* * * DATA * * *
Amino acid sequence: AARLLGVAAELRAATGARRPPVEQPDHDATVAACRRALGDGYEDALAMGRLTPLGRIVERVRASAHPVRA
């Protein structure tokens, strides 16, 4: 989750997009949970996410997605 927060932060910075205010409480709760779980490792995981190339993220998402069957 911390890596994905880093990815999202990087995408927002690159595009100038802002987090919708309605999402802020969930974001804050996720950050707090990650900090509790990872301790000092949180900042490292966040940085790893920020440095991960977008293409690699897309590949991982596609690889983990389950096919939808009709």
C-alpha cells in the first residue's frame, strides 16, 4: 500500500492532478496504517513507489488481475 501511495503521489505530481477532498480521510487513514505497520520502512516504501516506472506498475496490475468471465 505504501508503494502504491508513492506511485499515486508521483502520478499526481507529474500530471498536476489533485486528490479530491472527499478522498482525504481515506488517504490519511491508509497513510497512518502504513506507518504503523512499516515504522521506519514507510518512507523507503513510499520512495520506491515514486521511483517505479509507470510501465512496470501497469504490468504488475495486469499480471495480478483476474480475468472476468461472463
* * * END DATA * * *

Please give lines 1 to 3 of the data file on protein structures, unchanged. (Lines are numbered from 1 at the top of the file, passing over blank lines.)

Amino acid sequence: AARLLGVAAELRAATGARRPPVEQPDHDATVAACRRALGDGYEDALAMGRLTPLGRIVERVRASAHPVRA
């Protein structure tokens, strides 16, 4: 989750997009949970996410997605 927060932060910075205010409480709760779980490792995981190339993220998402069957 911390890596994905880093990815999202990087995408927002690159595009100038802002987090919708309605999402802020969930974001804050996720950050707090990650900090509790990872301790000092949180900042490292966040940085790893920020440095991960977008293409690699897309590949991982596609690889983990389950096919939808009709």
C-alpha cells in the first residue's frame, strides 16, 4: 500500500492532478496504517513507489488481475 501511495503521489505530481477532498480521510487513514505497520520502512516504501516506472506498475496490475468471465 505504501508503494502504491508513492506511485499515486508521483502520478499526481507529474500530471498536476489533485486528490479530491472527499478522498482525504481515506488517504490519511491508509497513510497512518502504513506507518504503523512499516515504522521506519514507510518512507523507503513510499520512495520506491515514486521511483517505479509507470510501465512496470501497469504490468504488475495486469499480471495480478483476474480475468472476468461472463